Most states recognize three ways to legally alter a marital relationship -- separation, divorce and annulment. Among these, separation and divorce are the most commonly used. A legal separation involves many of the same legal complexities that divorce does. Divorce and legal separation are also available for domestic partnerships and civil unions in states that recognize these relationships. Always check your state laws for requirements for obtaining a legal separation.
Separation vs. Legal Separation
Simply moving into separate residences does not trigger a legal separation. Nevertheless, some of the same issues arise. Even without a legal separation, you may petition a family court to rule on issues such as alimony, child support and child custody. To obtain a legal separation, you must file a petition with the family court. The couple must sign a separation agreement that deals with issues such as alimony, child support, child custody and property division, and the court will issue an order binding both spouses to the terms of the agreement. Assets obtained by either spouse after the separation are not considered marital property under state law. If one spouse refuses to agree to a legal separation, the only options are informal separation, reconciliation or divorce.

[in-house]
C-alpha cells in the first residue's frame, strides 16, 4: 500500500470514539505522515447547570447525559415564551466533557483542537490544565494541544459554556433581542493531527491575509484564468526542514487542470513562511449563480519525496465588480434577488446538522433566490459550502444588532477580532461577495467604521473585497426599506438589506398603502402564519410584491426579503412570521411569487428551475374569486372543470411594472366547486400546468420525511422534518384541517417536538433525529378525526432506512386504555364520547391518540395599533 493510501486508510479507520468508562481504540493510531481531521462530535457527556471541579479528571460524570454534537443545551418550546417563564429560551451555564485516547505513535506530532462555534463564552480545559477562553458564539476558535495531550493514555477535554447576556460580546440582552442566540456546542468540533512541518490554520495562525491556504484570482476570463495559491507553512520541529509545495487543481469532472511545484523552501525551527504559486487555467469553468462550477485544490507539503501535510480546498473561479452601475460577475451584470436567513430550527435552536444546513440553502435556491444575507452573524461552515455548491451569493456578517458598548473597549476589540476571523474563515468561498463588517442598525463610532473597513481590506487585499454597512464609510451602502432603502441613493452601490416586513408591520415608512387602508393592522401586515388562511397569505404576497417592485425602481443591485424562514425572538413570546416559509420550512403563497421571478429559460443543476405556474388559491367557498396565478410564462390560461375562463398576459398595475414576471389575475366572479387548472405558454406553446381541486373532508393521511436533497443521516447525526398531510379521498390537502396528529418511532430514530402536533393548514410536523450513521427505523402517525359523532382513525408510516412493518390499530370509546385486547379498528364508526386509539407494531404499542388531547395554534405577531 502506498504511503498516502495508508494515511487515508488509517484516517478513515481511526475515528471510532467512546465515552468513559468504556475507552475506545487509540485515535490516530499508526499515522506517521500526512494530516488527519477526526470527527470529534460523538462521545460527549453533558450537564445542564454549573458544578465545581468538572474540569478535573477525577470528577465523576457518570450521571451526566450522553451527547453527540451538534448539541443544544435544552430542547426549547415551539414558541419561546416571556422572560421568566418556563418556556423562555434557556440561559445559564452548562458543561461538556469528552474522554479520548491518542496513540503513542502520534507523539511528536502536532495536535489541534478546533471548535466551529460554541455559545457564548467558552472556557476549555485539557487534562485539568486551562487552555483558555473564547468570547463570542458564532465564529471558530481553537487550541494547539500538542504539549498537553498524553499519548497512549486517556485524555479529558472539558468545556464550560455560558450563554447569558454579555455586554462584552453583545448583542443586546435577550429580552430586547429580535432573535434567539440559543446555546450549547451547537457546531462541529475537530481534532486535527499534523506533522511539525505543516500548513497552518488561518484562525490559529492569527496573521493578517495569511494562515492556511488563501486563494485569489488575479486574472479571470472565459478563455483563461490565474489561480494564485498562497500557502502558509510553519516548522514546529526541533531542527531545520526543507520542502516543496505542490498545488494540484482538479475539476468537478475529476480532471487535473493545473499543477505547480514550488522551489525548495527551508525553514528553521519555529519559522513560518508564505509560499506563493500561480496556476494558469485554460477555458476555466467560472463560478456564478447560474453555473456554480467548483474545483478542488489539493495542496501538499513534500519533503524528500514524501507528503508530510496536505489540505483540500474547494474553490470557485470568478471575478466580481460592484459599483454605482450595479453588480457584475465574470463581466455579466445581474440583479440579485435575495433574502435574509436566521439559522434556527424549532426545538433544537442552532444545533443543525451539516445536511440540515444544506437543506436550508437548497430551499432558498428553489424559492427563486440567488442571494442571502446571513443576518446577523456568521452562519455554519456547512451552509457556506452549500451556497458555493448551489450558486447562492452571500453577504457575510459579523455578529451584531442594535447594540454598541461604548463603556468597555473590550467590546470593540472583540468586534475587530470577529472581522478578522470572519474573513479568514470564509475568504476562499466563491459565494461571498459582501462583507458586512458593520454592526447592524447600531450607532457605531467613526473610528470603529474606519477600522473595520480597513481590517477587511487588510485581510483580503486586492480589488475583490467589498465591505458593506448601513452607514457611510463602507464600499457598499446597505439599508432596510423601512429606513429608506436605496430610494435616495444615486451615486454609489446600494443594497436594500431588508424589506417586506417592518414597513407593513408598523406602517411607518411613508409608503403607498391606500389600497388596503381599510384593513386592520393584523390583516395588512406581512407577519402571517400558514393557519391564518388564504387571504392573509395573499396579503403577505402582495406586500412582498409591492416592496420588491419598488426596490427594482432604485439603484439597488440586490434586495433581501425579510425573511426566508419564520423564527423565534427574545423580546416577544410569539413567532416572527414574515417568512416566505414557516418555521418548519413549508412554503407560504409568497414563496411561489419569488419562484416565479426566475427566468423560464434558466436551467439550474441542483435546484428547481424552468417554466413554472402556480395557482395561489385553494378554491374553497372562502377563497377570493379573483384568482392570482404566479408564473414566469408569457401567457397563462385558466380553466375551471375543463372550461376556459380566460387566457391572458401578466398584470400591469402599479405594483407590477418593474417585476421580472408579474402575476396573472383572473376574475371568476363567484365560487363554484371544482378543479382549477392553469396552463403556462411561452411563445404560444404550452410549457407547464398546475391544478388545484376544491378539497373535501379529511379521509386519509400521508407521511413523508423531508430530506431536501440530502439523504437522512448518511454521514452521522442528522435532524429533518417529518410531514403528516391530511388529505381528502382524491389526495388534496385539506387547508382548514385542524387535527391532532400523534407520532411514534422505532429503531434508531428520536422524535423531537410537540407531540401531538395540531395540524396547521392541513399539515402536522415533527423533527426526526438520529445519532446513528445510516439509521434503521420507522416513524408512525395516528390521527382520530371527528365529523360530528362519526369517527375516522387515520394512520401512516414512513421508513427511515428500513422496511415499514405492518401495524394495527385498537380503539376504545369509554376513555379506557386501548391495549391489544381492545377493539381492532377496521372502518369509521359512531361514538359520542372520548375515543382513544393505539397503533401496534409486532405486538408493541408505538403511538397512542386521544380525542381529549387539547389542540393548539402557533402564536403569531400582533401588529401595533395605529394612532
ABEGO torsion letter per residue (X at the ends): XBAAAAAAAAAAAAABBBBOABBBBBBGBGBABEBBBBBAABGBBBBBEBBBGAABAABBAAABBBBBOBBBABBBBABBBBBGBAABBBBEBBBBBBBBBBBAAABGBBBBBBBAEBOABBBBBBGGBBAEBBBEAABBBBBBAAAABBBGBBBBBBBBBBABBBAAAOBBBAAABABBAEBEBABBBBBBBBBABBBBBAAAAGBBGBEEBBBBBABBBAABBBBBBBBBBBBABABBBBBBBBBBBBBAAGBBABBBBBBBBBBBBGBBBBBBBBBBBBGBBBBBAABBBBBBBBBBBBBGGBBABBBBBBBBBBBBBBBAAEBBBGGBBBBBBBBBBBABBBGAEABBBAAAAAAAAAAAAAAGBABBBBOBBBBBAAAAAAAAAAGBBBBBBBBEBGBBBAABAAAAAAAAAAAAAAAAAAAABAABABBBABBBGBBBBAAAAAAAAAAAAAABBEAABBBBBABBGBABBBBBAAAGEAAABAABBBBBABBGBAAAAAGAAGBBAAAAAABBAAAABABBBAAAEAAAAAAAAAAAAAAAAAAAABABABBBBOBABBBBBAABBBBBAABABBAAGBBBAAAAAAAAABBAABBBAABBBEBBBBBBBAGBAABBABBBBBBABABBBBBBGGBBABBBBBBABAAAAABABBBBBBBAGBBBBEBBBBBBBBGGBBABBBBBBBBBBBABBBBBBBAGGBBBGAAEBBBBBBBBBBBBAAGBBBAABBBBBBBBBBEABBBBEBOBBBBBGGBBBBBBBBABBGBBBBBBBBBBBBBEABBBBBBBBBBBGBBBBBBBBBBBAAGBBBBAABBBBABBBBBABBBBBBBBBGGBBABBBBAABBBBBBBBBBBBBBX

In divorce proceedings the court will rule on alimony, child support, child custody and property division. The difference between divorce and legal separation is the finality of divorce. Once a couple is divorced, either spouse is free to remarry, and a return to the previous relationship will require remarriage. Divorce also entails the loss of certain contractual and legal benefits. For example, the spouse of an employee covered by a family health insurance plan will eventually lose the option to continue benefits under the plan, and neither spouse will be entitled to joint filing status with the IRS or state taxation authorities.
Choosing Legal Separation
A couple may choose separation over divorce because they have not made a final decision to divorce, or they may seek separation while divorce proceedings are pending. Alternatively, one spouse may be unwilling to agree to divorce, and the other spouse may desire divorce but wish to avoid litigation. Some couples choose separation because of religious values that forbid divorce. Others prefer to retain the legal benefits of marriage -- some employer health plans cover legally separated spouses, for example, and the IRS allows legally separated couples to file a joint tax return.
Ending a Legal Separation
To end a legal separation, the couples must sign an agreement stating that they are reconciled and wish to return to their previous arrangements. Once this agreement is filed with the family court, legal separation ends. Assets obtained by either spouse after the separation ends are considered marital property under state law.